Given the limitations of current surgical approaches to treat articular cartilage injuries, tissue engineering (TE) approaches have been aggressively pursued over the past two decades. Although biochemical and biomechanical properties on the order of the native tissue have been achieved (1–5), several in-vitro and in-vivo studies indicate that increased tissue maturity may limit the ability of engineered constructs to remodel and integrate with surrounding cartilage, although results are highly variable (2, 6–8). Thus, “static” measures of construct maturity (e.g. compressive modulus) upon implantation may not be the best indicators of in-vivo success, which likely requires implanted TE constructs to mature, remodel, and integrate with the host over time to achieve optimal results. We recently introduced the concept of “trajectory-based” tissue engineering (TB-TE), which is based on the general hypothesis that time-dependent increases in construct maturation in-vitro prior to implantation (i.e. positive rates) may provide a better predictor of in-vivo success (9). As a first step in evaluating this concept, in the current study we hypothesized that time-dependent increases in equilibrium modulus (a metric of growth) would be correlated to ability of constructs to integrate to cartilage using an in-vitro assay. To test this hypothesis, the current objective was to determine and model the time course of maturation of TE constructs during in-vitro culture and to assess the ability of these constructs to integrate to cartilage at various points during their maturation.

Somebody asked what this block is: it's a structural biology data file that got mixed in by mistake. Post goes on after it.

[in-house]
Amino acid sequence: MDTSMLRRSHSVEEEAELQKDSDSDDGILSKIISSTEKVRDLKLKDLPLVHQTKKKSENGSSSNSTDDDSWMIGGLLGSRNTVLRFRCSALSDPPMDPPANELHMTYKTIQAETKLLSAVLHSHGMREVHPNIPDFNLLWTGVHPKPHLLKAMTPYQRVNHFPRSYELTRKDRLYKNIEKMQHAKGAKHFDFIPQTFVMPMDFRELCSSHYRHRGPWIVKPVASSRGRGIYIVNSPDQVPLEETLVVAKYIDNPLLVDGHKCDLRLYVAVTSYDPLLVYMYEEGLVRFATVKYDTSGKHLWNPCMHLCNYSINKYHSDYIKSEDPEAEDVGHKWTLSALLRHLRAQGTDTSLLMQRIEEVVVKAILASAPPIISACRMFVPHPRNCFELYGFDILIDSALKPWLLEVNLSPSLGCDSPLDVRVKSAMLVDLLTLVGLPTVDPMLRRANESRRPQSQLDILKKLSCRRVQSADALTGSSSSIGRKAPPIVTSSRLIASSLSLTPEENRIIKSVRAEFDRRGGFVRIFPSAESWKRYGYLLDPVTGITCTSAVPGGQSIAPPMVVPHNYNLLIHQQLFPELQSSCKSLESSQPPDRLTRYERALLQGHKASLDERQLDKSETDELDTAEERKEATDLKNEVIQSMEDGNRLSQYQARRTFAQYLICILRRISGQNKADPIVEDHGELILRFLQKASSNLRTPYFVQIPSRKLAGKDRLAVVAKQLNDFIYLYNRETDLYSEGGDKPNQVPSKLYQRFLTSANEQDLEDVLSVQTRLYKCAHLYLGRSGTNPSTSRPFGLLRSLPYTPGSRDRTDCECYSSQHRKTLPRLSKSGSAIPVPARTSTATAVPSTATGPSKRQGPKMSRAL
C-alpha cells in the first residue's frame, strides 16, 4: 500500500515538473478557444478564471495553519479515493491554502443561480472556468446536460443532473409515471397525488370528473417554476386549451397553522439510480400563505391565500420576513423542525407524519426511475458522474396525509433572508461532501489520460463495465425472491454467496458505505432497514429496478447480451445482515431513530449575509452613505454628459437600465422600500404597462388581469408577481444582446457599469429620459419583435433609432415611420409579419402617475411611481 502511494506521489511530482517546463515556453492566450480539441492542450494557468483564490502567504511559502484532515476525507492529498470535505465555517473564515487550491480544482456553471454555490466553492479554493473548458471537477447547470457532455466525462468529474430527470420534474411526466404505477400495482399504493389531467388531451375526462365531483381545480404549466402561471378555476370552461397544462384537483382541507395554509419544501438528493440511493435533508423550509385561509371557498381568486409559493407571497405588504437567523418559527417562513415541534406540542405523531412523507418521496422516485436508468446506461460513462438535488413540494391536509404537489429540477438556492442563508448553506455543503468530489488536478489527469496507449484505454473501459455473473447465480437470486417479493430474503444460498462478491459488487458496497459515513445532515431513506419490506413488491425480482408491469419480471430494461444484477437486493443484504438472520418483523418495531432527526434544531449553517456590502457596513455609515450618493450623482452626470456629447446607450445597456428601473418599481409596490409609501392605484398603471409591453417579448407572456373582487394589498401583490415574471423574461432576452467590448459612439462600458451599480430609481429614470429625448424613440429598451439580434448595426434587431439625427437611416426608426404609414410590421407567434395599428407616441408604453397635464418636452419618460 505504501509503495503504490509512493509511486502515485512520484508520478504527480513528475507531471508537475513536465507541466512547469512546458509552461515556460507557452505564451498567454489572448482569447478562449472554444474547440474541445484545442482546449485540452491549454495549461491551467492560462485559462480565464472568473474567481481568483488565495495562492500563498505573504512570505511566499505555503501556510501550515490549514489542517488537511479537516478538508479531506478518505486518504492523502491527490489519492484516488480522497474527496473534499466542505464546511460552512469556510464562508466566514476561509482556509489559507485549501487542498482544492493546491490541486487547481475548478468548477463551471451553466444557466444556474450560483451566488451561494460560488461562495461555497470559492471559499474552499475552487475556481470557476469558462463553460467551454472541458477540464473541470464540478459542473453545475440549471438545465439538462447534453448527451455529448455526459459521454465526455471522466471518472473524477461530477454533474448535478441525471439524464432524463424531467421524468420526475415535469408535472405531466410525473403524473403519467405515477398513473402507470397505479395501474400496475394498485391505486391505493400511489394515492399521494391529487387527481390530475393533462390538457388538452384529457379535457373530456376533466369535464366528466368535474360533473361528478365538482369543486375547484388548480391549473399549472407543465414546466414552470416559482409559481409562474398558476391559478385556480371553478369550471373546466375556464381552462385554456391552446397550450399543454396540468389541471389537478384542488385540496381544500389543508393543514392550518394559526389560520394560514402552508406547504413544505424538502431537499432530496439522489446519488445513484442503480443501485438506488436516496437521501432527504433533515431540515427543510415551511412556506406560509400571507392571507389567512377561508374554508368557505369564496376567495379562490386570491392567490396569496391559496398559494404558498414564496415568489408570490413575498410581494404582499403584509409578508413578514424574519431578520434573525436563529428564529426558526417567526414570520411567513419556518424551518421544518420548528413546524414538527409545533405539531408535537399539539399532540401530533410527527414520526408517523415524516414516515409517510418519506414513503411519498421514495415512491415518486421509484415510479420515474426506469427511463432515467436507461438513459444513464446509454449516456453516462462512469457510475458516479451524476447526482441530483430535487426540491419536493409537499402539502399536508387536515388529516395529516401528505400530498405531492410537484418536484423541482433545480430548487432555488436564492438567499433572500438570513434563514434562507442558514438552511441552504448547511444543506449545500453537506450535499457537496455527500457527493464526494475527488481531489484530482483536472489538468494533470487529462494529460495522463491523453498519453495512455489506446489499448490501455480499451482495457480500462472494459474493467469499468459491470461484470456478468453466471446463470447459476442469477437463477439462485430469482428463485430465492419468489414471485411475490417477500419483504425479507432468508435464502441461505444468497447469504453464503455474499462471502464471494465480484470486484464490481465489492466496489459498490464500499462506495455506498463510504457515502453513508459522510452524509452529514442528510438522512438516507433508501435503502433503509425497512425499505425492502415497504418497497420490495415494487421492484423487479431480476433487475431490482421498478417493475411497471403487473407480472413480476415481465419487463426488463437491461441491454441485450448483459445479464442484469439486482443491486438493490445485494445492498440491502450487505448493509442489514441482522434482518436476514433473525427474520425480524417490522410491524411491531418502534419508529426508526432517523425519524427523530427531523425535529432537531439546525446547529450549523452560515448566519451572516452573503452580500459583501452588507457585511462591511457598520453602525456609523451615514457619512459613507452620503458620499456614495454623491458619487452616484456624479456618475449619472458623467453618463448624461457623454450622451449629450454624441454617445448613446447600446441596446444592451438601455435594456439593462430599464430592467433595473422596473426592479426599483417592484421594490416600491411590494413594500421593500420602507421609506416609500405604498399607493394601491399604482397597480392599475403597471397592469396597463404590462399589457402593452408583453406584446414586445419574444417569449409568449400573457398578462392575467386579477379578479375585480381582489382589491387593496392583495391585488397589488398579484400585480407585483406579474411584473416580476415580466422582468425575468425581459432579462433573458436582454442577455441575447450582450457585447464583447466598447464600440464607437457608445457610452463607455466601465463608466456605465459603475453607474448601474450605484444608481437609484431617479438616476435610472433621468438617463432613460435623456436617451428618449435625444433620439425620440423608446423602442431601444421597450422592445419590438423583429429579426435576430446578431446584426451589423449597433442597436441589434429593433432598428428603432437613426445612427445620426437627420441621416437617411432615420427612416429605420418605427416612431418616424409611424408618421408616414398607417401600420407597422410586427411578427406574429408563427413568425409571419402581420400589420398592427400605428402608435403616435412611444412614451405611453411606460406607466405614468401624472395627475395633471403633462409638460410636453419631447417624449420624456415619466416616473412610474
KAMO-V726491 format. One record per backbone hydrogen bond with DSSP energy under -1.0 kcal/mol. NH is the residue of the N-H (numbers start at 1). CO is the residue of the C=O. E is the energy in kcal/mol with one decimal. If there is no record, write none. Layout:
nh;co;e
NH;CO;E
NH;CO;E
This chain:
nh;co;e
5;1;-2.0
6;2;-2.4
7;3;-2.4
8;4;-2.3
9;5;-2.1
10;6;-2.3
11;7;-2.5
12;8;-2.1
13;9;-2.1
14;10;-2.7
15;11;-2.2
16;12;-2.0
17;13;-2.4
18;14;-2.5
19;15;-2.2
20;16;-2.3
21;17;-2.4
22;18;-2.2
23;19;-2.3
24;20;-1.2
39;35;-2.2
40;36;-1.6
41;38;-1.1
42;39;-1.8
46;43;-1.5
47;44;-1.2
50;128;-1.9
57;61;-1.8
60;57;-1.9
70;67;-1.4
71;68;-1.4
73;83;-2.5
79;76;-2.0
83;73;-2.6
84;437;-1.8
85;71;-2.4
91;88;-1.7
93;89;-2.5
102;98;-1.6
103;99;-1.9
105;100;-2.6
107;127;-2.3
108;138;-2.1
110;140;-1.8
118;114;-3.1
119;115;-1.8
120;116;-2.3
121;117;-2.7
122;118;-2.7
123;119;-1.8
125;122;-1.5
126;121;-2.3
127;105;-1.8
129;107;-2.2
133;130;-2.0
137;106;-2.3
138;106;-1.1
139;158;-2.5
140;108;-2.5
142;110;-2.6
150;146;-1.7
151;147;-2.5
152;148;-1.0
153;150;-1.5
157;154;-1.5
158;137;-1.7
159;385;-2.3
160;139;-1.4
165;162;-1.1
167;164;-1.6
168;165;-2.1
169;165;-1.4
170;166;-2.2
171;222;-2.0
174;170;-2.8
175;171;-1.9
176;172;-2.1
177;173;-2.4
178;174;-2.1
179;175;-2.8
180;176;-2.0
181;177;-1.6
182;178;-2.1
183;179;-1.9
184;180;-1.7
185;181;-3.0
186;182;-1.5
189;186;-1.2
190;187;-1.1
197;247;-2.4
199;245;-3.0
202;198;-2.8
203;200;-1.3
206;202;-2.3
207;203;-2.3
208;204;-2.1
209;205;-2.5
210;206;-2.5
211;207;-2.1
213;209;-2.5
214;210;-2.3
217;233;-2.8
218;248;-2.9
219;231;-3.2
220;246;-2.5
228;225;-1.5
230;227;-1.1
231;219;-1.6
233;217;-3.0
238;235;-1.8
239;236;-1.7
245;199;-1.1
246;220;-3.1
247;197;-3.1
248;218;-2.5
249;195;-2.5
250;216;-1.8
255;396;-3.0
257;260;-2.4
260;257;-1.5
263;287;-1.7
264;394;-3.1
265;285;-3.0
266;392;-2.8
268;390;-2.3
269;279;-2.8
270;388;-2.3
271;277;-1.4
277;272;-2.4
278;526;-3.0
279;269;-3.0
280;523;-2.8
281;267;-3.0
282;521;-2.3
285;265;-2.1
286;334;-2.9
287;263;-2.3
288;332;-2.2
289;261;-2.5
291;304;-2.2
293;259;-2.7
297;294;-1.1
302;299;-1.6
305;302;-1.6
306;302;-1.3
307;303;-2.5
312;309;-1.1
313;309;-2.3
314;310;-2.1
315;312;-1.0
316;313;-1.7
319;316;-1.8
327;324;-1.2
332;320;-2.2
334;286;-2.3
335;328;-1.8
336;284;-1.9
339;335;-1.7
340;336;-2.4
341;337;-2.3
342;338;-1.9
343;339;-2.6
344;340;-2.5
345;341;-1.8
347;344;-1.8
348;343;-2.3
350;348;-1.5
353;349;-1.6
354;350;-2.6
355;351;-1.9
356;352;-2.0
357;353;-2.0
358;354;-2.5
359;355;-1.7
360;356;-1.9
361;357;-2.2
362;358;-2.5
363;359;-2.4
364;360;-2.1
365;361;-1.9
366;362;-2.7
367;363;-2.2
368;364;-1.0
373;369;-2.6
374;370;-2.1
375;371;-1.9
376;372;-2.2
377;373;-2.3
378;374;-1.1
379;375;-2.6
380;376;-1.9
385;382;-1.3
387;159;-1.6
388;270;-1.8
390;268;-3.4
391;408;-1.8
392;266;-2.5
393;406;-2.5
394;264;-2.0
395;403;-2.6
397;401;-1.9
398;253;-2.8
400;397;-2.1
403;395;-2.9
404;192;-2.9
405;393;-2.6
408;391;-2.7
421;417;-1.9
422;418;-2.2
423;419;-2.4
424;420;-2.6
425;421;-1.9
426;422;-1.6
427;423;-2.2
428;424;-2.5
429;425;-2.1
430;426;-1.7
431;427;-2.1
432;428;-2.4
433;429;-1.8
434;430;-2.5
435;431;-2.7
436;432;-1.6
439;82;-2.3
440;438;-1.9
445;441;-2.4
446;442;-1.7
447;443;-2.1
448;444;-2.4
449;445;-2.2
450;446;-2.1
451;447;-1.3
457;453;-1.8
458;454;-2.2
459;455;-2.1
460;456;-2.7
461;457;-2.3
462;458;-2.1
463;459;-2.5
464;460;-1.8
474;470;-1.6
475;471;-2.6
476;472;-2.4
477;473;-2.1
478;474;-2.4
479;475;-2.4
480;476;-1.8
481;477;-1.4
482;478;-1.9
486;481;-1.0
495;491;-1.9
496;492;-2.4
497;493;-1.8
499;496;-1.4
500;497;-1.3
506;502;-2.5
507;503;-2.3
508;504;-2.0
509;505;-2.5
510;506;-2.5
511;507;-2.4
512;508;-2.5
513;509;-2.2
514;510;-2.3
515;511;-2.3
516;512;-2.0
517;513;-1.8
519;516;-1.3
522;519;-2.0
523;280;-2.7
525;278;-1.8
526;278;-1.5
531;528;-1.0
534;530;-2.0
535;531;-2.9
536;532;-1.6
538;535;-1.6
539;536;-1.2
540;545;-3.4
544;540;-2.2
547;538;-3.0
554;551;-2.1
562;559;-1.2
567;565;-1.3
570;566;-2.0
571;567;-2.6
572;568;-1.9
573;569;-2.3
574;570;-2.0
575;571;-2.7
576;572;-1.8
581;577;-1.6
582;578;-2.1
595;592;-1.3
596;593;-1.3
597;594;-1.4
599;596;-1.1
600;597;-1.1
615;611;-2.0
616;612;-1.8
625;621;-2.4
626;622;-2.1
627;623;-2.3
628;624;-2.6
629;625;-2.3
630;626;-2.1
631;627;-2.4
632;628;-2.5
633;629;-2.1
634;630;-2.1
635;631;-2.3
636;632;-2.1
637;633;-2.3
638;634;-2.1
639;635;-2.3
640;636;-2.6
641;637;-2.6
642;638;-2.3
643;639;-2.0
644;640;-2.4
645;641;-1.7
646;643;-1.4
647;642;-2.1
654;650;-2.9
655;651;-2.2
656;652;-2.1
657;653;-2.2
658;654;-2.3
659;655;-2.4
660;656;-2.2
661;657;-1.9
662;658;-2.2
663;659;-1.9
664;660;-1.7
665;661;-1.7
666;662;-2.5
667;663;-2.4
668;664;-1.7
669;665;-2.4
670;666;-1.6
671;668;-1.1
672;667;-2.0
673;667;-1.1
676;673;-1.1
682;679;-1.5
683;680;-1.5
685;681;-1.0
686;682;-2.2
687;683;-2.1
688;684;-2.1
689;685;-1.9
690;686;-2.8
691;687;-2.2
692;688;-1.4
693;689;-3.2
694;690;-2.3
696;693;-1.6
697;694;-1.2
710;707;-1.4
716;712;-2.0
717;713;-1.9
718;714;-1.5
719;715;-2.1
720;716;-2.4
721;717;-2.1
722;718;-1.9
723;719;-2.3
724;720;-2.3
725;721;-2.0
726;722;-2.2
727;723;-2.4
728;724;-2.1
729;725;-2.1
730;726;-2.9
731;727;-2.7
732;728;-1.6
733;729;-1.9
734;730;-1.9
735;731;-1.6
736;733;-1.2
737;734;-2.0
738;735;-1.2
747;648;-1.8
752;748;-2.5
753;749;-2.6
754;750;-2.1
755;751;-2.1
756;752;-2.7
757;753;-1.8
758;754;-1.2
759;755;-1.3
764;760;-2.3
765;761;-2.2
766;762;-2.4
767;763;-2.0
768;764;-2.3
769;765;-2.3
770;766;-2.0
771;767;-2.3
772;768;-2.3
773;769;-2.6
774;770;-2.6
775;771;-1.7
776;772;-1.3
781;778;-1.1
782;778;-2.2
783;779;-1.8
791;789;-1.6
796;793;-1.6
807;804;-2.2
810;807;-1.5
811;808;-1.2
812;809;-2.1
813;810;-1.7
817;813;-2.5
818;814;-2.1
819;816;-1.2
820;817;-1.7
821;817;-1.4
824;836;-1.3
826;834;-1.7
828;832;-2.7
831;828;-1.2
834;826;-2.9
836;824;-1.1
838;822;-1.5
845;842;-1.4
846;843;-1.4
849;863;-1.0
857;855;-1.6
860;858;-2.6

- Bioengineering Division
Trajectory-Based Tissue Engineering for Cartilage Repair: Correlation Between Maturation Rate and Integration Capacity
- Views Icon Views
- Share Icon Share
- Search Site
Fisher, MB, Söegaard, N, Steinberg, DR, & Mauck, RL. "Trajectory-Based Tissue Engineering for Cartilage Repair: Correlation Between Maturation Rate and Integration Capacity." Proceedings of the ASME 2013 Summer Bioengineering Conference. Volume 1A: Abdominal Aortic Aneurysms; Active and Reactive Soft Matter; Atherosclerosis; BioFluid Mechanics; Education; Biotransport Phenomena; Bone, Joint and Spine Mechanics; Brain Injury; Cardiac Mechanics; Cardiovascular Devices, Fluids and Imaging; Cartilage and Disc Mechanics; Cell and Tissue Engineering; Cerebral Aneurysms; Computational Biofluid Dynamics; Device Design, Human Dynamics, and Rehabilitation; Drug Delivery and Disease Treatment; Engineered Cellular Environments. Sunriver, Oregon, USA. June 26–29, 2013. V01AT17A022. ASME. https://doi.org/10.1115/SBC2013-14572
Download citation file: